Genji takes the chance to visit Fujitsubo while she is unwell and pressures her into having sexual intercourse. After a few months, it becomes clear that she is expecting, and both Fujitsubo and Genji worry that the Emperor will find out the child’s true father. But, Genji’s pursuit of obtaining custody of Murasaki consumes his attention. He eventually kidnaps her and brings her to the palace, where he lavishly presents her with gifts until she forgets she was ever taken.
In February, Fujitsubo gives birth to a son named Reizei. When Reizei is later brought before the court, Genji is startled by the child’s uncanny similarity to himself. Genji neglects Aoi even more as he spends all of his time on Murasaki to divert his attention from this reality. Genji is disappointed when Fujitsubo is named empress in the summer since he thinks she is now out of his reach. Over the spring, Genji attends several concerts and parties. While at one party, he unknowingly has sex with Oborozukiyo, one of Kokiden’s sisters. Unaware of her identity at the time, he later discovers the truth when he attends a grand celebration hosted by the Minister of the Right. Determined to find out which of the Minister’s daughters he slept with, Genji identifies Oborozukiyo.
At this point, the Emperor hands up the throne to Suzaku and asks Genji to look over Reizei. The Rojukō Lady is aware that the change in power has made Genji less interested in her. She resolves to do so by accompanying Akikonomu, her daughter, to her position as the high priestess of the Ise Shrine. The Rojukō Lady attends a procession before leaving, where Aoi and her entourage purposefully ignore her and destroy her carriage.
After hearing about this happening, Genji becomes enraged, but the Rojukō Woman is visibly upset. Aoi, who is expecting, suffers from a severe illness and is possessed by a bad spirit. Genji splits his focus between his wife and the Rojukō Lady, who believes that Aoi is under the control of her spirit. Regrettably, Aoi delivers her baby too soon and is still in serious condition. When Genji visits her, the Rojukō Lady speaks to him via Aoi. Aoi passes away soon after. Before saying goodbye to his in-laws, Genji spends a few weeks alone. The Minister of the Left finds solace in the belief that Genji will return to see his son, Yūgiri, whom he fathered with Aoi. After completing his duties at the palace, Genji decides it is time to marry Murasaki. However, Murasaki feels betrayed since she had regarded Genji solely as a father figure. Her ladies-in-waiting, on the other hand, are thrilled. Genji devotes himself to Murasaki, while the Rokujō Lady sinks deeper into despair. He visits her once, but she remains steadfast in her decision to go to Ise. In the summer, the Rokujō Lady and Akikonomu depart.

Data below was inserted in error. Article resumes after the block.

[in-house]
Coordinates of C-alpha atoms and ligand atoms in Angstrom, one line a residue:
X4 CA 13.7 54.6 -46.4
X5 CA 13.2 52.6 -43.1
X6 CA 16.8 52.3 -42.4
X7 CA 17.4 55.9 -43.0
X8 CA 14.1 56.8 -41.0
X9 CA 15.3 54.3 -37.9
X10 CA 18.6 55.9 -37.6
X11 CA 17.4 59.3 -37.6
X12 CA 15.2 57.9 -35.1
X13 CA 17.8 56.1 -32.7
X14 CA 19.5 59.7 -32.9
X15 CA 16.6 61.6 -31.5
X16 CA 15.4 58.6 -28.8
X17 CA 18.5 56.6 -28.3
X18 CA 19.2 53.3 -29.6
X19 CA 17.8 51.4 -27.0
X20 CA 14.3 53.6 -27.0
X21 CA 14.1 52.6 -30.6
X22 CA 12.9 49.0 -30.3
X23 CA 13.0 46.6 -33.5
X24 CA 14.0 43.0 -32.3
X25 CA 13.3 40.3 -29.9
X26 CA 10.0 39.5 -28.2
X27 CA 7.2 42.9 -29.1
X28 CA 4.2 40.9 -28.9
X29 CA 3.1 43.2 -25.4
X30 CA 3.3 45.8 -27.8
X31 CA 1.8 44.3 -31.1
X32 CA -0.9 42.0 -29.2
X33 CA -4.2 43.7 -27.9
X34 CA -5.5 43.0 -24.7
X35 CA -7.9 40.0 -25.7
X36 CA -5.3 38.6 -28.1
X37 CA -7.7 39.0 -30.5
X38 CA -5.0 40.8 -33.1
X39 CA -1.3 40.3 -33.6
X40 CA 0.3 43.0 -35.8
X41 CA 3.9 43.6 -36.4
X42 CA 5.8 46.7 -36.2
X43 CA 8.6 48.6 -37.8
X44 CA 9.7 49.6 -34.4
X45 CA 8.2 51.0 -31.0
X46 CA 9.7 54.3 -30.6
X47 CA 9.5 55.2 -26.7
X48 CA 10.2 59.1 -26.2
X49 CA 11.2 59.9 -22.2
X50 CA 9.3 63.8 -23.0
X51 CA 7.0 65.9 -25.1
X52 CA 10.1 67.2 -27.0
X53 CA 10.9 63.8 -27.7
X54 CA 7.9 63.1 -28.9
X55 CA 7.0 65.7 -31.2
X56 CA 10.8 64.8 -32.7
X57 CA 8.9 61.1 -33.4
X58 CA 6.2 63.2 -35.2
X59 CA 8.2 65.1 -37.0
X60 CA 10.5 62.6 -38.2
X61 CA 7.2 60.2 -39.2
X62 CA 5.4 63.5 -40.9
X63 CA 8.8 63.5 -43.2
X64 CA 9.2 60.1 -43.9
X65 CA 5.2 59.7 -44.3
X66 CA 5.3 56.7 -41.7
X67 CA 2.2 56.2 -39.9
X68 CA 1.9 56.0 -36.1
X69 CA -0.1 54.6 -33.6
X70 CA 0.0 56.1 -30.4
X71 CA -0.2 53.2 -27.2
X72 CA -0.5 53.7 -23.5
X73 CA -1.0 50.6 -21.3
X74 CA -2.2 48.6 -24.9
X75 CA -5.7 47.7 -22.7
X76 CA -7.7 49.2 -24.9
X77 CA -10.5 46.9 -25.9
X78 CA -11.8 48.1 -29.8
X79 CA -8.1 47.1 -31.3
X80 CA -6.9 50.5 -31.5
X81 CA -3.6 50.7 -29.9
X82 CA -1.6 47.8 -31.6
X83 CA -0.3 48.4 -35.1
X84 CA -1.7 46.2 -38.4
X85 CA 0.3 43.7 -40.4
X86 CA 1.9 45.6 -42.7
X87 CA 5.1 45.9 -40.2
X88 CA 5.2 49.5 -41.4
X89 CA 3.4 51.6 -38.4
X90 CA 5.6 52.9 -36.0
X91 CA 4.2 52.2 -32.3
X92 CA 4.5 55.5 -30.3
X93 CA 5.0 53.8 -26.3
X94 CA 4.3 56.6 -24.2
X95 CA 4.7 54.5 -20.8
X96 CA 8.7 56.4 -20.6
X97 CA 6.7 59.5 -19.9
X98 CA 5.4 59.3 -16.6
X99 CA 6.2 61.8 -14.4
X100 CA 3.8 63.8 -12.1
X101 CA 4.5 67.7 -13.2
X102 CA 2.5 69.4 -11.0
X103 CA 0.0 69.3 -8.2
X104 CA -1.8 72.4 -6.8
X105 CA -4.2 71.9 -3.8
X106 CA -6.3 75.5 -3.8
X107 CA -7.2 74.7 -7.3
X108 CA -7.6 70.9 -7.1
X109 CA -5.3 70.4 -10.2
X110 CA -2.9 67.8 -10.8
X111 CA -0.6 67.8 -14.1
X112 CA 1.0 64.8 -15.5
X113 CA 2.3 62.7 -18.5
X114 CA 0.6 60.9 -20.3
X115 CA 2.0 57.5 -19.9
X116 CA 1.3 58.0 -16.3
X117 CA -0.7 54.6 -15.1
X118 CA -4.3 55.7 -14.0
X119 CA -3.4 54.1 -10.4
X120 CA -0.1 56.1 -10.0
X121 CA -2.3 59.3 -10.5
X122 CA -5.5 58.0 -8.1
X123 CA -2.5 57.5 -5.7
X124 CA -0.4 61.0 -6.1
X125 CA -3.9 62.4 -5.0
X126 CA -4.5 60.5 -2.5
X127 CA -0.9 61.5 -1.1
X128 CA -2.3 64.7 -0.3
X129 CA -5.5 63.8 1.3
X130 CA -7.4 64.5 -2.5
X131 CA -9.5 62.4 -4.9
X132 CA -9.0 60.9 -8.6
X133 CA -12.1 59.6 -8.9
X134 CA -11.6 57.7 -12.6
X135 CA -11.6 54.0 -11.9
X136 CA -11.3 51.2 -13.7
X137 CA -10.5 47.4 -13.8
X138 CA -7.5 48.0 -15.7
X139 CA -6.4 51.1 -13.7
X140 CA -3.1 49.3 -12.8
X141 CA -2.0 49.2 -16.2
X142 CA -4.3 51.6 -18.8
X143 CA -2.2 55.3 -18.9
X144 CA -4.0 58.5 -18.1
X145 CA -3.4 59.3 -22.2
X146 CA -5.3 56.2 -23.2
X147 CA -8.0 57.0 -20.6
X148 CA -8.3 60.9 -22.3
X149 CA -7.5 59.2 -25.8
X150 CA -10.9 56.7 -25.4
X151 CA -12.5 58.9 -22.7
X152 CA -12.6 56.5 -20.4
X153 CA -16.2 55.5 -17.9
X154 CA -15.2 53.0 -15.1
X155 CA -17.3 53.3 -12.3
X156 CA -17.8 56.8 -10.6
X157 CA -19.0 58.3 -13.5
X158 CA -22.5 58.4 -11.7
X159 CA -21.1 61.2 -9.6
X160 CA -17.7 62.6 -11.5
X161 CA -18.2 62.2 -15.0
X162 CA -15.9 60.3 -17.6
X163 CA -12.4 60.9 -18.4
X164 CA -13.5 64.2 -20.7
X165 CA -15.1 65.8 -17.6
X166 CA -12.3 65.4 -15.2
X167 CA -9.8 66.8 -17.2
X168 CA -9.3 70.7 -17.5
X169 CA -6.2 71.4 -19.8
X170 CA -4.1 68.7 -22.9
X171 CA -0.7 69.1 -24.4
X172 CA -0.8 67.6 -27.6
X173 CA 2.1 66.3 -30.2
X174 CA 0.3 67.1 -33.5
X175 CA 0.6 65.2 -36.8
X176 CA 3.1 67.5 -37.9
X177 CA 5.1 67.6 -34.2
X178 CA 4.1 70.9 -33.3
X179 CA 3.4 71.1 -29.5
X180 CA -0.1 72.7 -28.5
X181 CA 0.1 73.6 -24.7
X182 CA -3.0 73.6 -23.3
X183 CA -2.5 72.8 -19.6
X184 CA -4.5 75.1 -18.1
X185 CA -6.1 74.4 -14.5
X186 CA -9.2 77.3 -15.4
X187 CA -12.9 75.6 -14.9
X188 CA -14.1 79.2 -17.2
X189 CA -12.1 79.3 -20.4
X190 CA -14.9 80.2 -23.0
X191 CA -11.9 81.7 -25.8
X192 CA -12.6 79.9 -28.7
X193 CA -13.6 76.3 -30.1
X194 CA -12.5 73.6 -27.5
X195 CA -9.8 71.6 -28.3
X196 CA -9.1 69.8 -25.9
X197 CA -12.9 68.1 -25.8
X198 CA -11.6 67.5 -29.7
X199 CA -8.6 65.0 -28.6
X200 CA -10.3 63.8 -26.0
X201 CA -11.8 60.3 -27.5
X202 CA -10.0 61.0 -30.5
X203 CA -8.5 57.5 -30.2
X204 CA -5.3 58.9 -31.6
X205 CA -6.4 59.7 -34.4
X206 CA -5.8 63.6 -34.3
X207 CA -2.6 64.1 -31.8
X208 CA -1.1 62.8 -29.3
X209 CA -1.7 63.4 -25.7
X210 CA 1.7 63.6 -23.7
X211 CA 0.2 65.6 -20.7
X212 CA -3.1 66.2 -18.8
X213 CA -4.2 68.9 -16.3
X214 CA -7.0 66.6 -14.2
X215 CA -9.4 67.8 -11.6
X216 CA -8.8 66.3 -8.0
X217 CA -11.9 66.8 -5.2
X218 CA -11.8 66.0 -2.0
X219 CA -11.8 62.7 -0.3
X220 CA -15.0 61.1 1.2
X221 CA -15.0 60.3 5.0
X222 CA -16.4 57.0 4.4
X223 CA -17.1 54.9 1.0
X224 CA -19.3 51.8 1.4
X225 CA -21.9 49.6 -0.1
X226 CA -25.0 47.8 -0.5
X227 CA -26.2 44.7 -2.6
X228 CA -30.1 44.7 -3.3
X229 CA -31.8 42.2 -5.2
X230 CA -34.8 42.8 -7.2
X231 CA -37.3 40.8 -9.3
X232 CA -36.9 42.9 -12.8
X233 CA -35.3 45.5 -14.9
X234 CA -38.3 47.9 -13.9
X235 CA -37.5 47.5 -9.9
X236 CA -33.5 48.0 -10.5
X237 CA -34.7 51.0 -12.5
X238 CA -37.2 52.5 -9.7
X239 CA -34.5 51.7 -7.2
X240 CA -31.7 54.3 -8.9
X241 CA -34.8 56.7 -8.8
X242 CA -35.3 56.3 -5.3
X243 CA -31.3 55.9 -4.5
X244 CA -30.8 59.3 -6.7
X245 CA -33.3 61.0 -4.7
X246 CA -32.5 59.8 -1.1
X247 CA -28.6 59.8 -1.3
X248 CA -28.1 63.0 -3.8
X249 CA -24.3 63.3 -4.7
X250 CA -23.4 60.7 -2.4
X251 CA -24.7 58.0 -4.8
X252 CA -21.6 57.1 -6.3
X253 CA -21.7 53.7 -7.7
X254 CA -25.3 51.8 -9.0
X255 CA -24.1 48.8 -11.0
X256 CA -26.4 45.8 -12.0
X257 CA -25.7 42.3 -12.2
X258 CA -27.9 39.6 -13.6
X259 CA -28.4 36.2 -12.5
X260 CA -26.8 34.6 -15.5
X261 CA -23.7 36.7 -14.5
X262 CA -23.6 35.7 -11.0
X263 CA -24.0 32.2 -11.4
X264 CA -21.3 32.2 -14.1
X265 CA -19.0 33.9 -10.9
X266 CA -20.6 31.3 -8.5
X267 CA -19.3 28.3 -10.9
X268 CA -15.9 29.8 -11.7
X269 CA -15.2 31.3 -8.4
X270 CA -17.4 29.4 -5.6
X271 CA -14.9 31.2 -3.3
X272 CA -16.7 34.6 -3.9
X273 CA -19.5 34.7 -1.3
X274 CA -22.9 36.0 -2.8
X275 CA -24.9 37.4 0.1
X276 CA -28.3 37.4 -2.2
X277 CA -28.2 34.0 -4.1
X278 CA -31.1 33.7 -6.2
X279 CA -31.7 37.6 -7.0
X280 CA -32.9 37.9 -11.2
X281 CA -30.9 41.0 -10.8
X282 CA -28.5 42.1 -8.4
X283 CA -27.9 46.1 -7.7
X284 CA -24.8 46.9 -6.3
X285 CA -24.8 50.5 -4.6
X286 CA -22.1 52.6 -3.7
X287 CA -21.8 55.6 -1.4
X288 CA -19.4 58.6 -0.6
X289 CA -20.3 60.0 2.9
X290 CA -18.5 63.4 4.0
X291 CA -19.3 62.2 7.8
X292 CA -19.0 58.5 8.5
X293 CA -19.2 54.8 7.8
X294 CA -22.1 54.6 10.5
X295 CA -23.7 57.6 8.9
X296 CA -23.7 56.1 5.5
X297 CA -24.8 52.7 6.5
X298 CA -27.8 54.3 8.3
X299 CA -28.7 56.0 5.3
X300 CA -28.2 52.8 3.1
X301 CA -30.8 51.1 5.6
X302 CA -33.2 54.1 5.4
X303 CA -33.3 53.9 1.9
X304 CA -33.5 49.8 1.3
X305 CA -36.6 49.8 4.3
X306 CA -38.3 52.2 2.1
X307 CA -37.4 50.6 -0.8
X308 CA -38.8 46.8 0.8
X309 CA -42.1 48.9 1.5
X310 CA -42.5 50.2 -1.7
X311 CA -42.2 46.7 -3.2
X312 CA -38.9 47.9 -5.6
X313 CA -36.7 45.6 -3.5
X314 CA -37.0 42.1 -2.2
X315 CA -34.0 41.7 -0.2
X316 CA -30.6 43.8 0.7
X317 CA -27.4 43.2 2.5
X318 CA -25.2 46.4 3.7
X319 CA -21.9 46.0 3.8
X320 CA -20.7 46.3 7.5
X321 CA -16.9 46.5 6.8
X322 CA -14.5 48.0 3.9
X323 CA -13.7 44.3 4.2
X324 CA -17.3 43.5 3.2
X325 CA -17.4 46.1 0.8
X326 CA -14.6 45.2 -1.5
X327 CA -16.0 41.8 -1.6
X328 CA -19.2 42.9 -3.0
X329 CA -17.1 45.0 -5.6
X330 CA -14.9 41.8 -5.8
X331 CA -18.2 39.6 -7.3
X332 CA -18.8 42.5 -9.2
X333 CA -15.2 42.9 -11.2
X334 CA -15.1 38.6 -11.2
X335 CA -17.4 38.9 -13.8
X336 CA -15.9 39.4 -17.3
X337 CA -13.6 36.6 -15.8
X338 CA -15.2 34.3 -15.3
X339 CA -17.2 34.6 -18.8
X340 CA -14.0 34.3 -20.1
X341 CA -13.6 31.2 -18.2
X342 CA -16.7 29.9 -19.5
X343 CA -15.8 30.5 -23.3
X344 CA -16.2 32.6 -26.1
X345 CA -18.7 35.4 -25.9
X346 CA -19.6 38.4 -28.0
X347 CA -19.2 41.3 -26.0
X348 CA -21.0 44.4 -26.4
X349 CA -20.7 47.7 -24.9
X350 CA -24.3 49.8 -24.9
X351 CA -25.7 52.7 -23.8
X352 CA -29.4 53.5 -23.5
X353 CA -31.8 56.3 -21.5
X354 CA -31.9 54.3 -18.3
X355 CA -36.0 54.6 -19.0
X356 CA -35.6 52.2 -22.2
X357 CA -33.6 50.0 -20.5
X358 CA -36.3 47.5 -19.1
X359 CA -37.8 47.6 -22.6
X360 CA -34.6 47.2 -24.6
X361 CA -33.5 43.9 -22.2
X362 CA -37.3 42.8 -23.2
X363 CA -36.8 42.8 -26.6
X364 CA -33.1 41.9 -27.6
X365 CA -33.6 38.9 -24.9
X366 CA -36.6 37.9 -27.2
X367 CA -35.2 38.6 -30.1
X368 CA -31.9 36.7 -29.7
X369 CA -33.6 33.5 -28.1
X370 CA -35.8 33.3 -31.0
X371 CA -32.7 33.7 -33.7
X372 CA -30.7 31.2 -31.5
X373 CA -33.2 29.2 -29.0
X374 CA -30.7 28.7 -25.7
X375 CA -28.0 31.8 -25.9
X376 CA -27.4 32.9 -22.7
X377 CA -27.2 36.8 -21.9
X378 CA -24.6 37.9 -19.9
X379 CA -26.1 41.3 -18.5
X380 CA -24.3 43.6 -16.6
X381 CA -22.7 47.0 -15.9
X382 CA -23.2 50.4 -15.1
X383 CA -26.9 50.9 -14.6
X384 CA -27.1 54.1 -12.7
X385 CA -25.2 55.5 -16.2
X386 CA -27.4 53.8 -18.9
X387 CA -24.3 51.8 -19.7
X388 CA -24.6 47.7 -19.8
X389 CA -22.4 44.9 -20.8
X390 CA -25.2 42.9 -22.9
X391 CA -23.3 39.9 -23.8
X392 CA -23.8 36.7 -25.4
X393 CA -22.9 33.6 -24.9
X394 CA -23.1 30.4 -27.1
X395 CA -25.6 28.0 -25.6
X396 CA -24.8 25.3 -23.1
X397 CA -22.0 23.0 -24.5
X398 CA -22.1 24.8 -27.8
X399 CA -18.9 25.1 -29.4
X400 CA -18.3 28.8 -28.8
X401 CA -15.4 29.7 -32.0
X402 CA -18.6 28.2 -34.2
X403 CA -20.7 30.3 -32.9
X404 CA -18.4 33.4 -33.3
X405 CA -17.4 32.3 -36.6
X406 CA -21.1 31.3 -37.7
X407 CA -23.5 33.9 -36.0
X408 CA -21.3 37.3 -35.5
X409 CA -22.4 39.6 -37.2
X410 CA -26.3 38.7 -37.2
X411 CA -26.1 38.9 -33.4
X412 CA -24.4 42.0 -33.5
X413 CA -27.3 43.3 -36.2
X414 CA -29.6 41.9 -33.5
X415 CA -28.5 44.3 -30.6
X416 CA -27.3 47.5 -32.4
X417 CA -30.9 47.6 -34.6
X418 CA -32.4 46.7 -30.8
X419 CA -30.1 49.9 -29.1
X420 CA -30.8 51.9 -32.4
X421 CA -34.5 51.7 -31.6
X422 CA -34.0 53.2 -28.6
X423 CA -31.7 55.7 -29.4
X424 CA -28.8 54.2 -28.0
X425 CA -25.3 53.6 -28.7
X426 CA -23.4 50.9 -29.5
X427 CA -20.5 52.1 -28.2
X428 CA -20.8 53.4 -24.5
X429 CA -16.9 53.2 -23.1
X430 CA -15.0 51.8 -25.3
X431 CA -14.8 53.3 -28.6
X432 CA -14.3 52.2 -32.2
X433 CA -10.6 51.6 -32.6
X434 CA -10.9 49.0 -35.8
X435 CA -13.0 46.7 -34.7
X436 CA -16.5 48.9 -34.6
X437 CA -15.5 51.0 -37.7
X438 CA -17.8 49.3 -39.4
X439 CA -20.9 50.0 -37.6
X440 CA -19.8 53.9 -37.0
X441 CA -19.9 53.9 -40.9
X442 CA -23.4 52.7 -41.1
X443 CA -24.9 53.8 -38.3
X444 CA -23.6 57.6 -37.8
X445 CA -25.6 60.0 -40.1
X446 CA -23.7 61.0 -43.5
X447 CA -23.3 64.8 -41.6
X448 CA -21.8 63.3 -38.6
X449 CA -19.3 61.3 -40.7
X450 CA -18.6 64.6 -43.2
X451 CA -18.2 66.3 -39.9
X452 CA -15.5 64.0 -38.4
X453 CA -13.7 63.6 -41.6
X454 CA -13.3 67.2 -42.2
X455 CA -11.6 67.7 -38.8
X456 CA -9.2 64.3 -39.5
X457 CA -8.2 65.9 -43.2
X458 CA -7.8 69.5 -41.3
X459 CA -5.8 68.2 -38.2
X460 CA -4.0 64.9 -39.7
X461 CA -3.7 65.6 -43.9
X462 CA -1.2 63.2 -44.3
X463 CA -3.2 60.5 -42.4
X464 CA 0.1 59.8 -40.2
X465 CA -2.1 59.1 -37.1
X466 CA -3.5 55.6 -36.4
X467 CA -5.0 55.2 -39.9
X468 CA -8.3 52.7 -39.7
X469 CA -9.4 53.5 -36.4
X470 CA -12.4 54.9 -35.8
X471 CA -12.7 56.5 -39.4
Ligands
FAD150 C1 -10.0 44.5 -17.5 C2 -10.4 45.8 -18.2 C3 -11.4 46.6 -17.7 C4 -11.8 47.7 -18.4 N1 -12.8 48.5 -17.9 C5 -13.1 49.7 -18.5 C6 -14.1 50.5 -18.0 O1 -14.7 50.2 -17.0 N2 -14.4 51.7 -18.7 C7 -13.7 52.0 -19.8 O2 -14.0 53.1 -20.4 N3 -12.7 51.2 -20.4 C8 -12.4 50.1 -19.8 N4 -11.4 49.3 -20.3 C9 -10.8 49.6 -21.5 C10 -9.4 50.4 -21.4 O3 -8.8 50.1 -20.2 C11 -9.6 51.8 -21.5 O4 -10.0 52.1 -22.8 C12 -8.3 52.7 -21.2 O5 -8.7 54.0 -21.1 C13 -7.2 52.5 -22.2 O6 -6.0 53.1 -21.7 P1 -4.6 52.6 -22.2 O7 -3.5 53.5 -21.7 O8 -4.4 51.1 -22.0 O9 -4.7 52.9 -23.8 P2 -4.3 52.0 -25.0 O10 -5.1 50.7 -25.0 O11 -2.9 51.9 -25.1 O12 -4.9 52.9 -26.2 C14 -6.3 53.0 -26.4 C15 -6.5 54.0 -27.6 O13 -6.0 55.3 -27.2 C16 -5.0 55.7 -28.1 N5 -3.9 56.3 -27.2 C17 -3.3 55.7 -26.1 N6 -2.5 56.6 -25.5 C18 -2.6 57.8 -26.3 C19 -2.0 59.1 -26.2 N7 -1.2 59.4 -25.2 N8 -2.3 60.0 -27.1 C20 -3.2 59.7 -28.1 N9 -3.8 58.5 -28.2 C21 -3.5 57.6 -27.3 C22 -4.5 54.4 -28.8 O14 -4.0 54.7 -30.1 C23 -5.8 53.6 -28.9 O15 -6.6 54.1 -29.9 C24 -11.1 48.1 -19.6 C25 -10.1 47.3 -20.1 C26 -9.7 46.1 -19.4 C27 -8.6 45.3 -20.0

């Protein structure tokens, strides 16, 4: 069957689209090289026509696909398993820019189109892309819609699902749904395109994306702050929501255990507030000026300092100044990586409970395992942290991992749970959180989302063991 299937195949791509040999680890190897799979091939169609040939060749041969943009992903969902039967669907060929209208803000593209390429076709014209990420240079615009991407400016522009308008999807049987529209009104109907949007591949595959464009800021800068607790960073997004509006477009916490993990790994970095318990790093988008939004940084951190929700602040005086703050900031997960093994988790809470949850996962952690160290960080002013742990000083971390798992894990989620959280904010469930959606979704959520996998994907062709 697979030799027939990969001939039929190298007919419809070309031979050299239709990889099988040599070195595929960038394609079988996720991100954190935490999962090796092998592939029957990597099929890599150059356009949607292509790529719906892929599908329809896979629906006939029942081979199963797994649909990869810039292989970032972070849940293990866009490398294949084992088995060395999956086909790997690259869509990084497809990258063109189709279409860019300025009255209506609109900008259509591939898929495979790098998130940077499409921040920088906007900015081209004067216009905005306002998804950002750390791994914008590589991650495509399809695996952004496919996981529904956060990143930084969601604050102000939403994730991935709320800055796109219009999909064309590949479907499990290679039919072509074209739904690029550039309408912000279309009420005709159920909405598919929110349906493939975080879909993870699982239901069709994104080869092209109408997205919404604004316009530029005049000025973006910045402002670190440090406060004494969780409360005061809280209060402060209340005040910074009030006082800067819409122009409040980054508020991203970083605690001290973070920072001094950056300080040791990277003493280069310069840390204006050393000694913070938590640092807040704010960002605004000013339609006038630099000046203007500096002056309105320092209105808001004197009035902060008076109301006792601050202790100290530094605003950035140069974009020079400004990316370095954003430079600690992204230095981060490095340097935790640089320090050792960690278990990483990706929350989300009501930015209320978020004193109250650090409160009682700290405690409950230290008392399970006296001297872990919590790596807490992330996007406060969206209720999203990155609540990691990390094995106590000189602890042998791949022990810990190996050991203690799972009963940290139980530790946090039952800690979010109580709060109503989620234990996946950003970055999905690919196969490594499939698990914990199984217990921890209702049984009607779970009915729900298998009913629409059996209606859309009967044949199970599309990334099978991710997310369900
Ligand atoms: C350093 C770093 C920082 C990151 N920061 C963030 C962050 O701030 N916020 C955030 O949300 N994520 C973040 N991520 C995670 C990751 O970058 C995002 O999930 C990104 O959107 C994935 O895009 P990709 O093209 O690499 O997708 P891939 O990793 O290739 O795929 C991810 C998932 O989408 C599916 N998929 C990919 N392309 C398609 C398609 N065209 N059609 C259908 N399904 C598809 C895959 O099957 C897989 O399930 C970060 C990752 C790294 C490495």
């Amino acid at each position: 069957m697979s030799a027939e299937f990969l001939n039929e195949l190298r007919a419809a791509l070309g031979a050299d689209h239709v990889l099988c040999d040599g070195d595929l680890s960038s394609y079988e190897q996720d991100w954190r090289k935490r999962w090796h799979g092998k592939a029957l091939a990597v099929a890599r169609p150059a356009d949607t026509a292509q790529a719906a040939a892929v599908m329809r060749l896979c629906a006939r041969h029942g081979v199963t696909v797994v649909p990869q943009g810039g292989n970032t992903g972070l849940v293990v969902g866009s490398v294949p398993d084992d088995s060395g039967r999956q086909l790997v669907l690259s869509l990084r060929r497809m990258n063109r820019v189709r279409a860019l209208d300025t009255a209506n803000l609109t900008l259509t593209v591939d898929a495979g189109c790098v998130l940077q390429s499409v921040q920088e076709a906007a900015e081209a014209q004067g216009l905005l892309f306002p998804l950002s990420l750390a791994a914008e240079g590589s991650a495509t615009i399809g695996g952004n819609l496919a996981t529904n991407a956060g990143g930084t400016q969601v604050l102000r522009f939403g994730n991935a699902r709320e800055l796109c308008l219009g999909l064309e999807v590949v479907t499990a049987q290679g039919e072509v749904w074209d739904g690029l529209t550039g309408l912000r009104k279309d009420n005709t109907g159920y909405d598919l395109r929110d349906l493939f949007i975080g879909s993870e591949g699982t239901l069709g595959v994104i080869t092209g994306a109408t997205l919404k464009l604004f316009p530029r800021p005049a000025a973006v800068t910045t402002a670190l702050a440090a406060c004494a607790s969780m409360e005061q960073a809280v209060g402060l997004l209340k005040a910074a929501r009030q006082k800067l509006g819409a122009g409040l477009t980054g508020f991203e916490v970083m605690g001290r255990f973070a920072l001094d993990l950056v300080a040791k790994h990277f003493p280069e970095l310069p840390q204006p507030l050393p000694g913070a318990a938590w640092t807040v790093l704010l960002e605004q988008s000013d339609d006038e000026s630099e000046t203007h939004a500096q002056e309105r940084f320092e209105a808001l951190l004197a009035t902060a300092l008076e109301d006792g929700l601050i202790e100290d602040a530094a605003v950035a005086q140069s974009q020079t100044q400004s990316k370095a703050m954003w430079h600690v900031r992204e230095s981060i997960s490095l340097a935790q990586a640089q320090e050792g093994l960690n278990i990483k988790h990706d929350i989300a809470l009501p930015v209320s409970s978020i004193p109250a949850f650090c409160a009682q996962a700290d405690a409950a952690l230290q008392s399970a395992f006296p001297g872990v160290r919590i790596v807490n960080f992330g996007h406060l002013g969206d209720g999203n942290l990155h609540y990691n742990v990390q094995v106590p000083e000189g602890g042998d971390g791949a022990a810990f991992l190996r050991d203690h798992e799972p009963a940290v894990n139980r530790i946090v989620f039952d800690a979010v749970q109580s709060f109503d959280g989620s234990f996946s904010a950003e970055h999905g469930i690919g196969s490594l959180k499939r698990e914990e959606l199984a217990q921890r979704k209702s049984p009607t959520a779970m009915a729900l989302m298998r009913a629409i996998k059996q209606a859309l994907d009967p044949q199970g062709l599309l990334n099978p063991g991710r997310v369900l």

The Emperor’s health progressively declines in the fall. He entrusts Suzaku with the custody of Reizei and advises him to consult Genji. Unexpectedly, the Emperor passes away. Now powerful and unwilling to live in court with Kokiden, Fujitsubo leaves and goes back home. Oborozukiyo advances in the palace’s hierarchy while maintaining her romantic relationship with Genji. Genji makes an effort to visit Fujitsubo and renew their romance, but she rejects him. Genji responds by ceasing communication with her and ignoring Reizei. Fujitsubo eventually concludes that she must make amends with Genji to protect their child.
Although Suzaku is aware of Genji’s relationship with Oborozukiyo, he doesn’t seem bothered. Genji and Fujitsubo, however, face rising hostility from the court. Fujitsubo declares her decision to become a nun in December to release the strain. The nightly meetings between Genji and Oborozukiyo resume next autumn. Fearful Genji is visited by the Minister of the Right one stormy night, who finds him in bed with Oborozukiyo. The Minister and Kokiden react violently, both enraged.
Relationships with two sisters who were formerly close to his father, Reikeiden and the Lady of the Orange Blossoms, provide Genji with comfort. These relationships serve as a brief diversion from the courtroom crisis that breaks out when Genji’s relationship with Oborozukiyo is made public.
Genji visits his father’s grave, writes Reizei a letter, and banishes himself to Suma. He keeps in touch with all the city’s women, including the Rojukō Lady, while thinking about taking Murasaki with him. Nevertheless, Kokiden puts an end to the letters when she learns that Genji is still in touch with Suzaku. Tō no Chūjō starts a conversation about the Akashi Lady, the governor’s daughter, with one of Genji’s attendants, Yoshikiyo, during a brief trip to Suma.